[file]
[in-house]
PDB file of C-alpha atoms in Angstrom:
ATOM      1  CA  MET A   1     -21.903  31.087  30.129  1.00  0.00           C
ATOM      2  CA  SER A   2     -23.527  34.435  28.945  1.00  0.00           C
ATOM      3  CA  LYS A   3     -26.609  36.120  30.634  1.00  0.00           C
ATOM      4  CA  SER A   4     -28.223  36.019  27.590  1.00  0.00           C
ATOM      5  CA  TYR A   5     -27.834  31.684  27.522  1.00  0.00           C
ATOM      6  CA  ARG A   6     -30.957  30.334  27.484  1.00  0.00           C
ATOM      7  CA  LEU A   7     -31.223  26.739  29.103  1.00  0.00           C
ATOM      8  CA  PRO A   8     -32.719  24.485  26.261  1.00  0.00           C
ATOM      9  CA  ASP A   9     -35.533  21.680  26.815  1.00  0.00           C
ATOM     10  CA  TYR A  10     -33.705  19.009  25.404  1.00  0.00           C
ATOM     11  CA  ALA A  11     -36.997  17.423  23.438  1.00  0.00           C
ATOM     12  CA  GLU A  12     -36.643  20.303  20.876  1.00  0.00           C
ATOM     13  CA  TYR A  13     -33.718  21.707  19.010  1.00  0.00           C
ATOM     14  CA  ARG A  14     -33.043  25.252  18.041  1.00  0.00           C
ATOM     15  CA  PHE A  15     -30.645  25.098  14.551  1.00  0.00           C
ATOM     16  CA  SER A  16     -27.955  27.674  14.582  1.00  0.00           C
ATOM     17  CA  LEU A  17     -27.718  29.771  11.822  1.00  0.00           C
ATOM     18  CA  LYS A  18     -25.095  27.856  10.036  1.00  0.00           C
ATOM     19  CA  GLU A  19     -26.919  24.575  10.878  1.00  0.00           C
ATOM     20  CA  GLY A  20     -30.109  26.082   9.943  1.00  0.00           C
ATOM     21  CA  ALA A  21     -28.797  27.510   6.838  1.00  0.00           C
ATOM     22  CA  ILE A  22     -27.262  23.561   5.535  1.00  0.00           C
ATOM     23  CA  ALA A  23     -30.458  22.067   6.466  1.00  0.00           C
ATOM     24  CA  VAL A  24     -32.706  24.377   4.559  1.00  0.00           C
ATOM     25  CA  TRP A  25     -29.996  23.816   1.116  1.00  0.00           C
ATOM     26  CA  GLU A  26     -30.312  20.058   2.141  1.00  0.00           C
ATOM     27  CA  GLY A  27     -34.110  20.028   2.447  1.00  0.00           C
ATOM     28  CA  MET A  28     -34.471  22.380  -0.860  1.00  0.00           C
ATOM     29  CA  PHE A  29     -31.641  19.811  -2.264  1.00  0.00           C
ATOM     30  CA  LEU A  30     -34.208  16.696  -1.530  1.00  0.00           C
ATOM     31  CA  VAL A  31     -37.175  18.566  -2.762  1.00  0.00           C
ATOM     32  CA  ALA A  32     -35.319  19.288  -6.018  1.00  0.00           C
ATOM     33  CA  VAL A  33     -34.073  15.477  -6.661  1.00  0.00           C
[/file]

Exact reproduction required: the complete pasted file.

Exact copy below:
[in-house]
PDB file of C-alpha atoms in Angstrom:
ATOM      1  CA  MET A   1     -21.903  31.087  30.129  1.00  0.00           C
ATOM      2  CA  SER A   2     -23.527  34.435  28.945  1.00  0.00           C
ATOM      3  CA  LYS A   3     -26.609  36.120  30.634  1.00  0.00           C
ATOM      4  CA  SER A   4     -28.223  36.019  27.590  1.00  0.00           C
ATOM      5  CA  TYR A   5     -27.834  31.684  27.522  1.00  0.00           C
ATOM      6  CA  ARG A   6     -30.957  30.334  27.484  1.00  0.00           C
ATOM      7  CA  LEU A   7     -31.223  26.739  29.103  1.00  0.00           C
ATOM      8  CA  PRO A   8     -32.719  24.485  26.261  1.00  0.00           C
ATOM      9  CA  ASP A   9     -35.533  21.680  26.815  1.00  0.00           C
ATOM     10  CA  TYR A  10     -33.705  19.009  25.404  1.00  0.00           C
ATOM     11  CA  ALA A  11     -36.997  17.423  23.438  1.00  0.00           C
ATOM     12  CA  GLU A  12     -36.643  20.303  20.876  1.00  0.00           C
ATOM     13  CA  TYR A  13     -33.718  21.707  19.010  1.00  0.00           C
ATOM     14  CA  ARG A  14     -33.043  25.252  18.041  1.00  0.00           C
ATOM     15  CA  PHE A  15     -30.645  25.098  14.551  1.00  0.00           C
ATOM     16  CA  SER A  16     -27.955  27.674  14.582  1.00  0.00           C
ATOM     17  CA  LEU A  17     -27.718  29.771  11.822  1.00  0.00           C
ATOM     18  CA  LYS A  18     -25.095  27.856  10.036  1.00  0.00           C
ATOM     19  CA  GLU A  19     -26.919  24.575  10.878  1.00  0.00           C
ATOM     20  CA  GLY A  20     -30.109  26.082   9.943  1.00  0.00           C
ATOM     21  CA  ALA A  21     -28.797  27.510   6.838  1.00  0.00           C
ATOM     22  CA  ILE A  22     -27.262  23.561   5.535  1.00  0.00           C
ATOM     23  CA  ALA A  23     -30.458  22.067   6.466  1.00  0.00           C
ATOM     24  CA  VAL A  24     -32.706  24.377   4.559  1.00  0.00           C
ATOM     25  CA  TRP A  25     -29.996  23.816   1.116  1.00  0.00           C
ATOM     26  CA  GLU A  26     -30.312  20.058   2.141  1.00  0.00           C
ATOM     27  CA  GLY A  27     -34.110  20.028   2.447  1.00  0.00           C
ATOM     28  CA  MET A  28     -34.471  22.380  -0.860  1.00  0.00           C
ATOM     29  CA  PHE A  29     -31.641  19.811  -2.264  1.00  0.00           C
ATOM     30  CA  LEU A  30     -34.208  16.696  -1.530  1.00  0.00           C
ATOM     31  CA  VAL A  31     -37.175  18.566  -2.762  1.00  0.00           C
ATOM     32  CA  ALA A  32     -35.319  19.288  -6.018  1.00  0.00           C
ATOM     33  CA  VAL A  33     -34.073  15.477  -6.661  1.00  0.00           C